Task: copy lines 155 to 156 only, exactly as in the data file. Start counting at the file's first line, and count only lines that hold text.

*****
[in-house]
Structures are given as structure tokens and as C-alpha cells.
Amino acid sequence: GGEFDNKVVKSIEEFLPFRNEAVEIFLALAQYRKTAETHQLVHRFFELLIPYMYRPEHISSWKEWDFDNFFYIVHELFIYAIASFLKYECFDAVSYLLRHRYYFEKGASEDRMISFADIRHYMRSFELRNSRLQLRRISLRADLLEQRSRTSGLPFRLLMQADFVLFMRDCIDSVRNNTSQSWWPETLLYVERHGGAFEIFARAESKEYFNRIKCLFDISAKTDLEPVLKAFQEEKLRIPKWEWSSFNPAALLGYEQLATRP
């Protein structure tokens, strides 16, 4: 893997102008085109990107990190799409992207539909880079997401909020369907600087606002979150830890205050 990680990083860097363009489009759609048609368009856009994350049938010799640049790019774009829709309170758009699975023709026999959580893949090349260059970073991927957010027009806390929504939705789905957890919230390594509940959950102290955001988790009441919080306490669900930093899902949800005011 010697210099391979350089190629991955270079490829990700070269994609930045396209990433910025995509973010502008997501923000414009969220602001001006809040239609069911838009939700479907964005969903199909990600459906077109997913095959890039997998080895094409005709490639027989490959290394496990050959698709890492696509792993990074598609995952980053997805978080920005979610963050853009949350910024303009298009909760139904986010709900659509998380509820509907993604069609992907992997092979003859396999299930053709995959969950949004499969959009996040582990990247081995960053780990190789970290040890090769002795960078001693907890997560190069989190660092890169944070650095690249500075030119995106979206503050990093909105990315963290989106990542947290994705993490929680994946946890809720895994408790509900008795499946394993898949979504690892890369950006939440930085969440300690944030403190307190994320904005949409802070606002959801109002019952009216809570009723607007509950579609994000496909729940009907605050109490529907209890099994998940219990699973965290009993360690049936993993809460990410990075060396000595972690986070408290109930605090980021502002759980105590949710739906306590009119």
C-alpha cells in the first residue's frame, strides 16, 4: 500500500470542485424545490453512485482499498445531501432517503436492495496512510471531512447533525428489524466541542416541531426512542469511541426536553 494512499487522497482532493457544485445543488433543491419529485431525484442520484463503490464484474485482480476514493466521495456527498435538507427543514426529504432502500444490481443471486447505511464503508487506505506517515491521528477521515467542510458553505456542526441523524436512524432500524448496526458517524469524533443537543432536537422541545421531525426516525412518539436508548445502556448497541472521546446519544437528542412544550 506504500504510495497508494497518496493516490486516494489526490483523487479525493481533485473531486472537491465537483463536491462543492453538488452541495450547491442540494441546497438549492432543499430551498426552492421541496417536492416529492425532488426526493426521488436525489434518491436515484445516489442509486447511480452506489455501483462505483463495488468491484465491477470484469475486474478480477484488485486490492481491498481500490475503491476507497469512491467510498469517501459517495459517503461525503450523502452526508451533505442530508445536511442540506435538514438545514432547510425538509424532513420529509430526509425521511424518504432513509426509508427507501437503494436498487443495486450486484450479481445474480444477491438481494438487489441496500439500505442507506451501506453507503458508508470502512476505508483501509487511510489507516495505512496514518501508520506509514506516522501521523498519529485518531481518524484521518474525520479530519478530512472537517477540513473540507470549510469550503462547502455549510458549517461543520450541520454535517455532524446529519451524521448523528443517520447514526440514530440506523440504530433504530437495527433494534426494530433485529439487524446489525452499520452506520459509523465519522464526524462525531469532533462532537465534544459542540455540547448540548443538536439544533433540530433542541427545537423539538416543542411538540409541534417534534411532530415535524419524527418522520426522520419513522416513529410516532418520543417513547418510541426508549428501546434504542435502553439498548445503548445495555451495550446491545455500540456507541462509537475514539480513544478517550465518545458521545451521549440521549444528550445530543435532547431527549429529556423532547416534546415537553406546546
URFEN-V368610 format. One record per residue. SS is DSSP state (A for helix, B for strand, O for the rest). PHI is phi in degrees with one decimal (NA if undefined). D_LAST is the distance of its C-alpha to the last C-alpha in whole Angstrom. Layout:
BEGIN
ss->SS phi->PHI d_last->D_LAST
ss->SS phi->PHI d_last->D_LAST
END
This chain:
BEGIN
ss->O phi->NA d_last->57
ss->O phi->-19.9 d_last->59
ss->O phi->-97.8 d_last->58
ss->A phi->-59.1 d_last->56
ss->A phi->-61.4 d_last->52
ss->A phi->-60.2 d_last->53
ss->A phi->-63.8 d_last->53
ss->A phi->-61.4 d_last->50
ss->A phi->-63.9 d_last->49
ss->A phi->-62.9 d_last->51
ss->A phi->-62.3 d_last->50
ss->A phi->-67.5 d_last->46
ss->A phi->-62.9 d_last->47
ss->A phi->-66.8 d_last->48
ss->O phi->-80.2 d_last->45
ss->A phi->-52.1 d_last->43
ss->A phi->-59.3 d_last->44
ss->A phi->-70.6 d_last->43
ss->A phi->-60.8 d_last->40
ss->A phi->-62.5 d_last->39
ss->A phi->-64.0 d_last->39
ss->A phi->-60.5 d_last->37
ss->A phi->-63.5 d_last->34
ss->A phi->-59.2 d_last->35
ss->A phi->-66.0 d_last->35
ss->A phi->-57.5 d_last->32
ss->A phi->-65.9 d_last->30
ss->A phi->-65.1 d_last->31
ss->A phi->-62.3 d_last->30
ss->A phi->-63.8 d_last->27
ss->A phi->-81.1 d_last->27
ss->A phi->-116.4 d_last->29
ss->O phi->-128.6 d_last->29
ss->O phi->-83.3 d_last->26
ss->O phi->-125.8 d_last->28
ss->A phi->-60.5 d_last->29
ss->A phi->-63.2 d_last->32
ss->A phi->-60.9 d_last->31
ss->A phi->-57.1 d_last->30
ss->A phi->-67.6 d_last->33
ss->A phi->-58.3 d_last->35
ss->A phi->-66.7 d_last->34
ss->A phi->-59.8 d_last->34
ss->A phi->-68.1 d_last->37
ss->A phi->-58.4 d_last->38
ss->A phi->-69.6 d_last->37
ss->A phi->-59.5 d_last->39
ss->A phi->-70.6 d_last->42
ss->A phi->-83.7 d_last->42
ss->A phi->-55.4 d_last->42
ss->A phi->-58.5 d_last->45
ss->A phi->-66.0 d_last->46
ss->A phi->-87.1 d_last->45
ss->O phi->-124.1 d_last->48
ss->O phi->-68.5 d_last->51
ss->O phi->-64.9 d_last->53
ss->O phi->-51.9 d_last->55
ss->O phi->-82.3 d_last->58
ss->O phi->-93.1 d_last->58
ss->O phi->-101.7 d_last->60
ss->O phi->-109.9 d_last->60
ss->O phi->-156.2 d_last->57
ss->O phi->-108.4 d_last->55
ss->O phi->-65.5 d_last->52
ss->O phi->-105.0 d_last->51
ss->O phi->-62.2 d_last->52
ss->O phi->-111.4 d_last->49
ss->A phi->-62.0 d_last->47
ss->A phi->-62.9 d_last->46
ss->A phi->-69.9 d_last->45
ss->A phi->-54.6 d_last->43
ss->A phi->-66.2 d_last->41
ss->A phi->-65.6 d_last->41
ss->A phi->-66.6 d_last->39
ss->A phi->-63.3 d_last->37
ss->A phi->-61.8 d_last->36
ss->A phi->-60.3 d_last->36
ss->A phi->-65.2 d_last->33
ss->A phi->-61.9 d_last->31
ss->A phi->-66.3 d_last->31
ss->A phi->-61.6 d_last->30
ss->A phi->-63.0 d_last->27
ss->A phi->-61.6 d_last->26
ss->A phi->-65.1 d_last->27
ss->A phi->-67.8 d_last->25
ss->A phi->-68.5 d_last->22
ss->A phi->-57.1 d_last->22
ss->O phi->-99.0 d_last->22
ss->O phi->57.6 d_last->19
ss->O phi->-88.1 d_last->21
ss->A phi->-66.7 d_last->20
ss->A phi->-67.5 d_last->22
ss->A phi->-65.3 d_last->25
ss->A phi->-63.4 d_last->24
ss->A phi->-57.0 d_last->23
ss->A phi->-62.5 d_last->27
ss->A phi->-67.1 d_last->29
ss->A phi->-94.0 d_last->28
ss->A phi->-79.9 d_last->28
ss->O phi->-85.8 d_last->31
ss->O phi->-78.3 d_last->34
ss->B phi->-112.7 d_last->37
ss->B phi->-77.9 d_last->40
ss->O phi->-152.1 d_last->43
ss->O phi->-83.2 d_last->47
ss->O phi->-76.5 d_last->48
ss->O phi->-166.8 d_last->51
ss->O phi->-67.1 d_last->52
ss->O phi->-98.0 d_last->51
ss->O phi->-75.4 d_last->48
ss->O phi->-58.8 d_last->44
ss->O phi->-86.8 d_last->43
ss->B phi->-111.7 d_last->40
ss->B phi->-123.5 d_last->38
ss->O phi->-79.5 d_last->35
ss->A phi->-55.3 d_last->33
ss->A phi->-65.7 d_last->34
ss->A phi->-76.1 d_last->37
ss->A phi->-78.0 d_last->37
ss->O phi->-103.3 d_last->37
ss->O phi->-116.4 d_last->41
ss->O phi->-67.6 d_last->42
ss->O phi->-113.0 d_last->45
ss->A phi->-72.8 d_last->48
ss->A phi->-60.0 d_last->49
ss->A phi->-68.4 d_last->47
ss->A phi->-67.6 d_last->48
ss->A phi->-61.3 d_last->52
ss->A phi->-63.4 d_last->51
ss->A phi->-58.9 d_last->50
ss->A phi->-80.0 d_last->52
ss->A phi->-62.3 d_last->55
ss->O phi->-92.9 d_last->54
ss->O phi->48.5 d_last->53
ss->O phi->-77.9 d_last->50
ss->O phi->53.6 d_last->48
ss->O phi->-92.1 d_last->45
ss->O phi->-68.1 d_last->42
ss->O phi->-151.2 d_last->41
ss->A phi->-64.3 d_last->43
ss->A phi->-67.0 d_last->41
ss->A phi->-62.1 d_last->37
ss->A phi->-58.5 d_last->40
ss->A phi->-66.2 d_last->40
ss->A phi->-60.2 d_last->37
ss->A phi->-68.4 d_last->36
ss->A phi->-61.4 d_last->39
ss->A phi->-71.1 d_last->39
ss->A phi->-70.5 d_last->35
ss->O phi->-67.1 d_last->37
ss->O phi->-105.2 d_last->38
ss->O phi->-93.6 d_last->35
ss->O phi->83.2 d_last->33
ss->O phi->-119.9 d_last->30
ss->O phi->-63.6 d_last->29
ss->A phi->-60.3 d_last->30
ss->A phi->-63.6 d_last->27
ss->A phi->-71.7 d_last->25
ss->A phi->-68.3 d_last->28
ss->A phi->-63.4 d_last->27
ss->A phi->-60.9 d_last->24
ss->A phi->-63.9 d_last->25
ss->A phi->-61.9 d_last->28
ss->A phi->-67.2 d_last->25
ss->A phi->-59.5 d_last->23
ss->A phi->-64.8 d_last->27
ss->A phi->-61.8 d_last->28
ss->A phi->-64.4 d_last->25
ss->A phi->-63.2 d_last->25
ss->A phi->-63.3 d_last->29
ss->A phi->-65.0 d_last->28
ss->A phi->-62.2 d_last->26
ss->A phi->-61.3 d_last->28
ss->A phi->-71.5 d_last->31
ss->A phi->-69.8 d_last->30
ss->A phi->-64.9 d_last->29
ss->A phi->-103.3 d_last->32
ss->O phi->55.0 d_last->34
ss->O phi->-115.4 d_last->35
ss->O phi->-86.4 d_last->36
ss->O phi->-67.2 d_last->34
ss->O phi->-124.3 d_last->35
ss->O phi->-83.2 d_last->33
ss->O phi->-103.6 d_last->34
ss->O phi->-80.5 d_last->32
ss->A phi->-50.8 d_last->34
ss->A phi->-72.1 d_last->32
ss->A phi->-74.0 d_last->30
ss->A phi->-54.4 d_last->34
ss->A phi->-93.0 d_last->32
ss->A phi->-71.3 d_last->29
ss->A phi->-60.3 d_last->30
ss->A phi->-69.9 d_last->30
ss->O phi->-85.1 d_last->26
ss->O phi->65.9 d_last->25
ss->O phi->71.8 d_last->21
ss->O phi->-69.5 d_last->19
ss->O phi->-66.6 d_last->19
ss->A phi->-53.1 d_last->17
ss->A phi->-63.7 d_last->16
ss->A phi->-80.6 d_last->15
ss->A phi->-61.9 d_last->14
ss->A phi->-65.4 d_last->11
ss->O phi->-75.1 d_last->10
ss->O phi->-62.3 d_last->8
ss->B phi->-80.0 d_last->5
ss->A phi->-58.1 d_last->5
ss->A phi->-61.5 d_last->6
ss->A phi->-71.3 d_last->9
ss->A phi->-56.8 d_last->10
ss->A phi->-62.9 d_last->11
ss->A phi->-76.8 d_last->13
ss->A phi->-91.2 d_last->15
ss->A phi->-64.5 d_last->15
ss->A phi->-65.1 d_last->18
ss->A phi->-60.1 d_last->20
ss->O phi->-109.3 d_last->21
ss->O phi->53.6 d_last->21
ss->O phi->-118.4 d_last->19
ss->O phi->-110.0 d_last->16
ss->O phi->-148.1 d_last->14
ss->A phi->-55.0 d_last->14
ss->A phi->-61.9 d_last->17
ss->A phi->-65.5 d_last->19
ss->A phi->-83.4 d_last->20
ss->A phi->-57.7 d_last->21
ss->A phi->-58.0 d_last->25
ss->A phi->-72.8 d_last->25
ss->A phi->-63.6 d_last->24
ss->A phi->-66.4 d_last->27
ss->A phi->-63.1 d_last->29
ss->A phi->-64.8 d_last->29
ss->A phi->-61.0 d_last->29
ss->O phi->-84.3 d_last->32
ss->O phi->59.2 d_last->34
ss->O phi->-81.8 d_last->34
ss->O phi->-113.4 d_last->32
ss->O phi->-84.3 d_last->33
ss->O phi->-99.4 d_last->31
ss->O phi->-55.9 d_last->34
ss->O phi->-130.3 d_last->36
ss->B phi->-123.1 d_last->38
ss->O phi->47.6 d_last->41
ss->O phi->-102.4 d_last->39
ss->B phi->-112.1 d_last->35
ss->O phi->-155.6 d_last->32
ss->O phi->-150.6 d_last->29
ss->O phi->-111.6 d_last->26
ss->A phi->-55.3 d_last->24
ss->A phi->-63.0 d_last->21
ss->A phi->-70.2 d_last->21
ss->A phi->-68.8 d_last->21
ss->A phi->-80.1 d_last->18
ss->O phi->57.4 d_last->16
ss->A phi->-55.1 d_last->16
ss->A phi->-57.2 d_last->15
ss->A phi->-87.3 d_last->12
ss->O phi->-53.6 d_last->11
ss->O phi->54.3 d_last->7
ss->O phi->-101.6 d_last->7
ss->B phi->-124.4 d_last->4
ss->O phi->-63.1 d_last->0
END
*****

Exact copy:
ss->A phi->-58.5 d_last->40
ss->A phi->-66.2 d_last->40